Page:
THE INVERCARGILL CONTEST.
The polling for this seat was chiefly remarkable for the good humor that pervaded the action of the supporters— active and passive — of both candidates. The Btringenl provisions of the recent legislation robbed the event of that excitement that was wont to characterise these proceedings. Judging by former elections, many of those curious to be "in at the death" calculated that about 8 p.m. would bo early enough to visit the Courthouse to hear the result of the poll. On such tho Returning Ofiicer, Mr Henderson, " sprung a mine," when at 7.10 p.m. he appeared on the hustings to announce the result of the poll. Those assembled, although not so . numerous as they would have been later pn, raised a tumultuous cheer. Quiet having been restored, the Returning Ofiicer announced the numbers as — Feldwick, 771; Hatch, 385. The r«sult was received with loud and long-continued cheers, rer ewed when the successful candidate stepped to the front. Mr Feldwick said that he desired to return thanks to the electors for the honorable position in which they had placed him. He felt greatly gratified and obliged by the good feeling exhibited during the contest by his political opponents, and deeply grateful to those who had, in some cases, com* many mi'es to vote for him. (Cheers,) He thanked them on his own behalf and that of the great party in the colony with which he had been connected for years. He hoped that all unpleasantnesses would be forgotten. This was his earnest desire, and he thought that the good-humored sea of faces that ho saw before him was sufficient guarantee for that. (Ch«era.) Mr Hatch was received with mingled expressions of disapprobation and approval, which contiuued during his remarks, making it a difficult matter to | hear him. He was understood to say that on th* present occasion he had very little to say. Ho thanked the electors for the position in which they had placed him, because, if they did not think he was the right man to send to Parliament, they were qhite. justified in placing hiti atthe bottom of the poll. Fe thought Mr Feldwick would joi i with him in saying hfliat the proceedings oh both sides had been fair and above-board, and he felt proud that the election lv 1 been carried out with good humor. They w ore mistaken if they thought he was out of humor with the result of the poll — it would leave hira all the more time for his own affairs. One thing he regretted was a statement made at North Invercargill to the effect that he was to get *£400 or £500 for contesting the election. This he absolutely denied, and thought that Mr Garmson, Mayor of that borough, had gone out of his way to say so. (A voice : Bravo, Hatch.) Mr Hatch's remarks from this point were inaudible. He concluded by moving a vote of thanks to the Returning Officer. This was seconded hy Mr Feldwick, wlio spoke in terms of commendation of Mr Henderson's efforts during the day, and more especially of the rapidity with which the result of the poll had been arrived at. After, further cheering Mr Feldwick was laia hands on, and borne by his supporters shoulder high along Tay street for a considerable distance, thence back to his committee rooms, where a meetitfg was held. Following is an analysis of the numbers polled : — ,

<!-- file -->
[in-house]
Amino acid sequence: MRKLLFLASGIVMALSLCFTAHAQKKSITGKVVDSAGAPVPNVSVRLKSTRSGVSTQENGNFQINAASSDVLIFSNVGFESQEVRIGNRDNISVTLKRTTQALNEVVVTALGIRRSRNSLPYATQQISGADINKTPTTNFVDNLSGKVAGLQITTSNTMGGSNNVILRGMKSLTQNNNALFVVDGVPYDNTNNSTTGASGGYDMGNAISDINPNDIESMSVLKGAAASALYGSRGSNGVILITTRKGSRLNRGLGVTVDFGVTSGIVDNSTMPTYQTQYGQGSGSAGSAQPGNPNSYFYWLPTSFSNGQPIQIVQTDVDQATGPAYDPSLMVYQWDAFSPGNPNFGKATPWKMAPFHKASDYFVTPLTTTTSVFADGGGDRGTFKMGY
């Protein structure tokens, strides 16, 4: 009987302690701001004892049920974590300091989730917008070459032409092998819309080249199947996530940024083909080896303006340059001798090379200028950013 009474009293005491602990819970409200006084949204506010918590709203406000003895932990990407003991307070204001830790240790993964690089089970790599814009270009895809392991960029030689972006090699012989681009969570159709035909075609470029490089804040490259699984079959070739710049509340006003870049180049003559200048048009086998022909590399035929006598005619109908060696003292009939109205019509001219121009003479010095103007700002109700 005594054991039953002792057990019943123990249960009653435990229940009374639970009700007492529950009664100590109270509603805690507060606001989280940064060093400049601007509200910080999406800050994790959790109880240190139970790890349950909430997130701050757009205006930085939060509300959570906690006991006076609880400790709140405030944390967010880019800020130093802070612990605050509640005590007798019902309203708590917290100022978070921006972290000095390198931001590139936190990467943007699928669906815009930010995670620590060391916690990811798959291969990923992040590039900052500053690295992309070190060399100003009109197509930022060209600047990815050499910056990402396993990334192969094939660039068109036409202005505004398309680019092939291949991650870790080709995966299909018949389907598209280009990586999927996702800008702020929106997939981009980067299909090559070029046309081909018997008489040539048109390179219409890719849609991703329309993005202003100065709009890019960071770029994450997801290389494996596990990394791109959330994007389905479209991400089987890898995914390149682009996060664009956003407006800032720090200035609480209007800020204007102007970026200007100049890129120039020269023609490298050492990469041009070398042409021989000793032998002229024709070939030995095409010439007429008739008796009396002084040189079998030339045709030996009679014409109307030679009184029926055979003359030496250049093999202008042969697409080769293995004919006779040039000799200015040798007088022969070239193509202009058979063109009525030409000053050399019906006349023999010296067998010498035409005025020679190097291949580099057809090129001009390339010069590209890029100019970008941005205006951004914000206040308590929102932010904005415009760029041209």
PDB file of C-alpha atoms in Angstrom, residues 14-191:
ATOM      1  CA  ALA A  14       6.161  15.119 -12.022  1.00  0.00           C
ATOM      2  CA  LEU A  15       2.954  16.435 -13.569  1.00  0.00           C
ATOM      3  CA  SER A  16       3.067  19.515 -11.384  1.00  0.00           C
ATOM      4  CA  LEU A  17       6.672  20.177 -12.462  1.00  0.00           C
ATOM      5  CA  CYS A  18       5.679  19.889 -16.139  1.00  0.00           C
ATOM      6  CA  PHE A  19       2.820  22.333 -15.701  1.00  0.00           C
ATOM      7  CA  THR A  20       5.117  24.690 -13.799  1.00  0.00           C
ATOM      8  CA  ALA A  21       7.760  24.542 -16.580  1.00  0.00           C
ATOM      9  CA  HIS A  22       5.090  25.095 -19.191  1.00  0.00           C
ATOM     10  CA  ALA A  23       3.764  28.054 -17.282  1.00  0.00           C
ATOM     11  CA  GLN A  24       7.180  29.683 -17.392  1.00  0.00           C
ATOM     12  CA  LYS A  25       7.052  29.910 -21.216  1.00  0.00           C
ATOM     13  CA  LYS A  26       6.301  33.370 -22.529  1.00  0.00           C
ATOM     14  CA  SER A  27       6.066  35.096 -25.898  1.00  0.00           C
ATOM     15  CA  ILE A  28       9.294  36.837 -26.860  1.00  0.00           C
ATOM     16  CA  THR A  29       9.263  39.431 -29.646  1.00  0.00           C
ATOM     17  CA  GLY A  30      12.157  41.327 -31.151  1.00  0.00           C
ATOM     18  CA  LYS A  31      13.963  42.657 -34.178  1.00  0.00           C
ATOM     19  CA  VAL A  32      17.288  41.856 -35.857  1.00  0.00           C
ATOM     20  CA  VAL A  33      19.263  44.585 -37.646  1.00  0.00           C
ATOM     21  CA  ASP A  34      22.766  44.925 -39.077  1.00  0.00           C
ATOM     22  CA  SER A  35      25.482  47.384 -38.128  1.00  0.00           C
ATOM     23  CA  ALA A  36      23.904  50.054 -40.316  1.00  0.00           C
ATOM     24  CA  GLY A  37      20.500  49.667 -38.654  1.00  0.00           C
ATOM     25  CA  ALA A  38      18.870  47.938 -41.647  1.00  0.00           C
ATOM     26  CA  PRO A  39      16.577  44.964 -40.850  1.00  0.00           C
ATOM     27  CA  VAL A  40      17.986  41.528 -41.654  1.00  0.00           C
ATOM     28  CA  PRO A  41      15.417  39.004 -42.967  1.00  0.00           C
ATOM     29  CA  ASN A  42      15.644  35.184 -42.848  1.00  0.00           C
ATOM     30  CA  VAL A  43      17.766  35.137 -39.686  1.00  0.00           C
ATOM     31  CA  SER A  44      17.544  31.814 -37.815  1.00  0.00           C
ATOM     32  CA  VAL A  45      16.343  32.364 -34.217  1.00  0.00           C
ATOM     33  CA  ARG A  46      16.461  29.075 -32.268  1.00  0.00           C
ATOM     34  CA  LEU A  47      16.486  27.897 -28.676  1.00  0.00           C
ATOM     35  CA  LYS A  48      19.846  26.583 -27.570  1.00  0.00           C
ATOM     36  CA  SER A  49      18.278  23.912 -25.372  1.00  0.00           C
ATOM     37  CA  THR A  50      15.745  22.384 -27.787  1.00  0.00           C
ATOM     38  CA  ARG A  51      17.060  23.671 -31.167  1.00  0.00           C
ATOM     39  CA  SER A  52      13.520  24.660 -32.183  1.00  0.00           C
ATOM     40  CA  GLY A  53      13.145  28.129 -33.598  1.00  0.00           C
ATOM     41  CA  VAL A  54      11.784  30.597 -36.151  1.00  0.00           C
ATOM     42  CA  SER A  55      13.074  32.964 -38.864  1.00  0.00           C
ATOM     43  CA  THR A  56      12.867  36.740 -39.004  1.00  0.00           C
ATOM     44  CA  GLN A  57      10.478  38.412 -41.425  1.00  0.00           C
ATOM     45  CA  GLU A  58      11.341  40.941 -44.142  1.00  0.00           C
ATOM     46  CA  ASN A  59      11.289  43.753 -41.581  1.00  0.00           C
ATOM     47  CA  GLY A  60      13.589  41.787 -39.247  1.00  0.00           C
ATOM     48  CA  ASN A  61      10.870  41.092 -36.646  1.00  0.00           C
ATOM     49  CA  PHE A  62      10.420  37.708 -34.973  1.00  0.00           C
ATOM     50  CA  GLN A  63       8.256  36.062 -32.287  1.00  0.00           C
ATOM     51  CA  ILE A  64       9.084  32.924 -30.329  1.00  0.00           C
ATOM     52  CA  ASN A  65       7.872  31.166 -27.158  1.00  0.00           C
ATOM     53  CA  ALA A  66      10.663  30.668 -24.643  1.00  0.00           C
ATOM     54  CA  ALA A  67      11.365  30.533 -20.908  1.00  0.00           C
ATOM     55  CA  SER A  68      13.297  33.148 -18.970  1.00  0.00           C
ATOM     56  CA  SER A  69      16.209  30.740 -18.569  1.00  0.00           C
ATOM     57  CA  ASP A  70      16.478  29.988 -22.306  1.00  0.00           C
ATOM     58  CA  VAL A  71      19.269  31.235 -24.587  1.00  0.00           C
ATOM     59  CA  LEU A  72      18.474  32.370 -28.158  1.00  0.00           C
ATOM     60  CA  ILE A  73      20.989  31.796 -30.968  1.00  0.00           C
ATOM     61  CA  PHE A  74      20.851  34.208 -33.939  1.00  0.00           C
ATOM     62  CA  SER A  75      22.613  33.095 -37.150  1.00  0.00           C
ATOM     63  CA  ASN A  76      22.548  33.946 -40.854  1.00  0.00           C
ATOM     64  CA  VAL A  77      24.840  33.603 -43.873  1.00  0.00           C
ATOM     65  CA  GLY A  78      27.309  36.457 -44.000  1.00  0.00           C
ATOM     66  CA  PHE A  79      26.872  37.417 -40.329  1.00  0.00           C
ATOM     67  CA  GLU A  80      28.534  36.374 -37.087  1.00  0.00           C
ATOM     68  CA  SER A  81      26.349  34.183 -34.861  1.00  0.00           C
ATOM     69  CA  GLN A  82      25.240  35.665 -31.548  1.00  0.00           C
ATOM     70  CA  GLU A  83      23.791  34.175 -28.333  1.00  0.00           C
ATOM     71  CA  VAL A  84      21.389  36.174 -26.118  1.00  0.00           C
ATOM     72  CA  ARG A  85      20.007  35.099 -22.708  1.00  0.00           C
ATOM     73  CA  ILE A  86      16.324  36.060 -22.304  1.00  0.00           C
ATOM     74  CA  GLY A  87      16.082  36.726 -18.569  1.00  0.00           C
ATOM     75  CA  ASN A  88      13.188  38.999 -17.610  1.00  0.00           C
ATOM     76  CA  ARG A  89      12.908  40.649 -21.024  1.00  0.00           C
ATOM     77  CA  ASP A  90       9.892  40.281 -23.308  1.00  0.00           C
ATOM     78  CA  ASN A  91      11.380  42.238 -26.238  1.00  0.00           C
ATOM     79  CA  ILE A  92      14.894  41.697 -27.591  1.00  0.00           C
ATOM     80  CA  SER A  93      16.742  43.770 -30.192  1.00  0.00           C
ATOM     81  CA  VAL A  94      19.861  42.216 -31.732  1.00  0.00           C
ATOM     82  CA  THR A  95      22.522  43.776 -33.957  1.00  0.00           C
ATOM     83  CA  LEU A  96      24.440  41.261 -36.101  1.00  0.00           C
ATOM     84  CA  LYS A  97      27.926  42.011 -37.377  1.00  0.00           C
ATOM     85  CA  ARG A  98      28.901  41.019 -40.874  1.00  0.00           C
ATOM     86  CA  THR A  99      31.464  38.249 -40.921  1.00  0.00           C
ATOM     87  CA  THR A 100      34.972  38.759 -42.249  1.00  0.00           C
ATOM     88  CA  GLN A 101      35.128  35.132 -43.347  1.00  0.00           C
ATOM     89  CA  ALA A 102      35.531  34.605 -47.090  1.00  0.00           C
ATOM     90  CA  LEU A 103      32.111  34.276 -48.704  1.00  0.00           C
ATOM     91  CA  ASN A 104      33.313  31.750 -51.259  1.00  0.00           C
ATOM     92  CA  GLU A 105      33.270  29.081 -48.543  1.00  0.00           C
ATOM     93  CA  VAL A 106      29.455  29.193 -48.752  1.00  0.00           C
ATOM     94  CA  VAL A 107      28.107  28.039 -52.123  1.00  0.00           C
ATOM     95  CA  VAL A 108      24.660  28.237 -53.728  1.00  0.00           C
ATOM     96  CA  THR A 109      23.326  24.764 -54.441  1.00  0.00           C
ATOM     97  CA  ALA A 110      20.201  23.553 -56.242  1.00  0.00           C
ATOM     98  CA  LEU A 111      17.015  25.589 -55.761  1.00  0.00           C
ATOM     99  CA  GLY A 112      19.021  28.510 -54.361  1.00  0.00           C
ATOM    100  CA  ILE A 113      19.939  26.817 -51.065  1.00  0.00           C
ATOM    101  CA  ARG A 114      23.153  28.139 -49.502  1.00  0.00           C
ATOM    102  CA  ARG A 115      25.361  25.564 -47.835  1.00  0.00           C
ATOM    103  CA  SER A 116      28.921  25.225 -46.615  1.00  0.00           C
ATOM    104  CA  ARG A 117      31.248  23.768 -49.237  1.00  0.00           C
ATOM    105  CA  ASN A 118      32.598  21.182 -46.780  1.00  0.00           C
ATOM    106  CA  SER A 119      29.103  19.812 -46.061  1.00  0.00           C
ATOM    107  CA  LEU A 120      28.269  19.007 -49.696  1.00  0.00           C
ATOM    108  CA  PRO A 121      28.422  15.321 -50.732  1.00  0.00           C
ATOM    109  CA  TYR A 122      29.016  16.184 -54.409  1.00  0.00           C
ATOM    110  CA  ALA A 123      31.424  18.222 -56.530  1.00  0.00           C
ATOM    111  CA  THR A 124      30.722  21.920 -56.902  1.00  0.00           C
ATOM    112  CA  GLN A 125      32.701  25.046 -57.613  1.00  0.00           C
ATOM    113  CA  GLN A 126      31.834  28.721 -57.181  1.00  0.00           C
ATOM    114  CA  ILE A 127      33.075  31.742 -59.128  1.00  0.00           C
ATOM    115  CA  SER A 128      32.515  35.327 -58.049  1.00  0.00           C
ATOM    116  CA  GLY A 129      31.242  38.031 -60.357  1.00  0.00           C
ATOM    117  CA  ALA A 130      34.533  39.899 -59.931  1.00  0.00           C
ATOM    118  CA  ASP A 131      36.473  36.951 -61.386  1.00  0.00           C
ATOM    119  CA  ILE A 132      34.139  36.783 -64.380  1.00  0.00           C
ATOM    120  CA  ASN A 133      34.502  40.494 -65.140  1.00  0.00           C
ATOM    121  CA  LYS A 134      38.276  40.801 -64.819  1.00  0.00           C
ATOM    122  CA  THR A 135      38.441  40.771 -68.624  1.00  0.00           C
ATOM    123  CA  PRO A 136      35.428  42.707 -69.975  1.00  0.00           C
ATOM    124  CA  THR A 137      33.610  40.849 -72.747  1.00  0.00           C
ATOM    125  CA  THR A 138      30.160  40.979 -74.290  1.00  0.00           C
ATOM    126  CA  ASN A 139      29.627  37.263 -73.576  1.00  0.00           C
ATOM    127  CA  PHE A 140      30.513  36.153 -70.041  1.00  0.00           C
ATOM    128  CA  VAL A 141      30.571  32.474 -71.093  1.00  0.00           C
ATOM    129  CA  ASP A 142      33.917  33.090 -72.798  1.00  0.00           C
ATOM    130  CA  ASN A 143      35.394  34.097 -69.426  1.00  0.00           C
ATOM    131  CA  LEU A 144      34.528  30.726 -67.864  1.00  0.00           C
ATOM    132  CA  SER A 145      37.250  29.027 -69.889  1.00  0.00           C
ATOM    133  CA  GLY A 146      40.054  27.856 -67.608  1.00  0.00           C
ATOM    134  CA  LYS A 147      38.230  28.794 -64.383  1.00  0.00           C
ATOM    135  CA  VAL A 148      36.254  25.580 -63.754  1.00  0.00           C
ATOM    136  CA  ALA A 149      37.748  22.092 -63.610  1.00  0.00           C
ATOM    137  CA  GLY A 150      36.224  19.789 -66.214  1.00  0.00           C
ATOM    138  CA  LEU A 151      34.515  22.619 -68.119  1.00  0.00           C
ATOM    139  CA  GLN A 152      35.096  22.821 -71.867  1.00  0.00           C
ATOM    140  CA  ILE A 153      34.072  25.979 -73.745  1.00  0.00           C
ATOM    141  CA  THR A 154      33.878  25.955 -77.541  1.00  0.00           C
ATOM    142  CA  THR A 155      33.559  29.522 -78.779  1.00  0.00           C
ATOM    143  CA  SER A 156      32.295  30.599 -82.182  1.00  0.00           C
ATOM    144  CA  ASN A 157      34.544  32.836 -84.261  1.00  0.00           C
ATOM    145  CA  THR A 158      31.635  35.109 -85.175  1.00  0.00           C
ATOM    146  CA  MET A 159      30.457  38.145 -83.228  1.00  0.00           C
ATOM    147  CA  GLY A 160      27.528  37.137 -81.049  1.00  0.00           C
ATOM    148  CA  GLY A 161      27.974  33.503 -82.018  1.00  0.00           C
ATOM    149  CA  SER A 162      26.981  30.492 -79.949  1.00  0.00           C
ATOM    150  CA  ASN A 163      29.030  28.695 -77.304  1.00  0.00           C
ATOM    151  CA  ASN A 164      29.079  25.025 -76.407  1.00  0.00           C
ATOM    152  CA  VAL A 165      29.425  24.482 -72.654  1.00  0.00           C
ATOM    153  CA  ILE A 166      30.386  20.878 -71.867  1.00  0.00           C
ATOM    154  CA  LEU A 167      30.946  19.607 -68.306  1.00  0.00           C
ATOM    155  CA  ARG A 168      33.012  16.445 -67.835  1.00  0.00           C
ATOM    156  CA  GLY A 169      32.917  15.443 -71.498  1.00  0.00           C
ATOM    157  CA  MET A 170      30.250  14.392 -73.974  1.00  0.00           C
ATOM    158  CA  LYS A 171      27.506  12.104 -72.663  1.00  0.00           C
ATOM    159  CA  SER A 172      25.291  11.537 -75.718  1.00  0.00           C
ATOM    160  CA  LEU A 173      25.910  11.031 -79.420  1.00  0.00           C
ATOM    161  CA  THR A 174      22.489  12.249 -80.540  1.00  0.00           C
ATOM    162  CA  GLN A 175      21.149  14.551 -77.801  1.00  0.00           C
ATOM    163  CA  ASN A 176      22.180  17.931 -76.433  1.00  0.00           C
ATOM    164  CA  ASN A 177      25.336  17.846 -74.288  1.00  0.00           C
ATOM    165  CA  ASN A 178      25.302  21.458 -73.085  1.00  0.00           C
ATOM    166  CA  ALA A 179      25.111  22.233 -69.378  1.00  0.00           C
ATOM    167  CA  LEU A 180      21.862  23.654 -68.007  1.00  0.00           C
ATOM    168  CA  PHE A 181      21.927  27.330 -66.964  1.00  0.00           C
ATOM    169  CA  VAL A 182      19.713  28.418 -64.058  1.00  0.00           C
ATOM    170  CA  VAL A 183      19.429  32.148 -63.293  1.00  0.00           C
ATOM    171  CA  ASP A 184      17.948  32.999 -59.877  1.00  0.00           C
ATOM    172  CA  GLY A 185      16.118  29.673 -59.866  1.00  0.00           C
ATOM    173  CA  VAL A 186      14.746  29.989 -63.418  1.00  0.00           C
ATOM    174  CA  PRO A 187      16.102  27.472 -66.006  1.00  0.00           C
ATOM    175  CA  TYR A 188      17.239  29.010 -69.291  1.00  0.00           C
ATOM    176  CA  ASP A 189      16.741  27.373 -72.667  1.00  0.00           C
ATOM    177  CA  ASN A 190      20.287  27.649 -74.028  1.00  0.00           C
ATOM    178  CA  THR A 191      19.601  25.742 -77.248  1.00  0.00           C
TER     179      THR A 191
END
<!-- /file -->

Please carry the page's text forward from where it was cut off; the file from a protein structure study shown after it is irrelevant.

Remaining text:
The roll contained nearly 1.800 names, so that two-thirds of the electors went to the poll. Tliis ? in„ the absence of vehicles, and also of 150 electors who could not possibly be present, showed that great interest was taken in 'tho election.
Feldwick. Hatch. Invercareill 592 329 North laveroargill 80 10 Gladstone 5t 27 South Invercargill 48 19
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THE INVERCARGILL CONTEST., Southland Times, Issue 4196, 10 December 1881
THE INVERCARGILL CONTEST. Southland Times, Issue 4196, 10 December 1881
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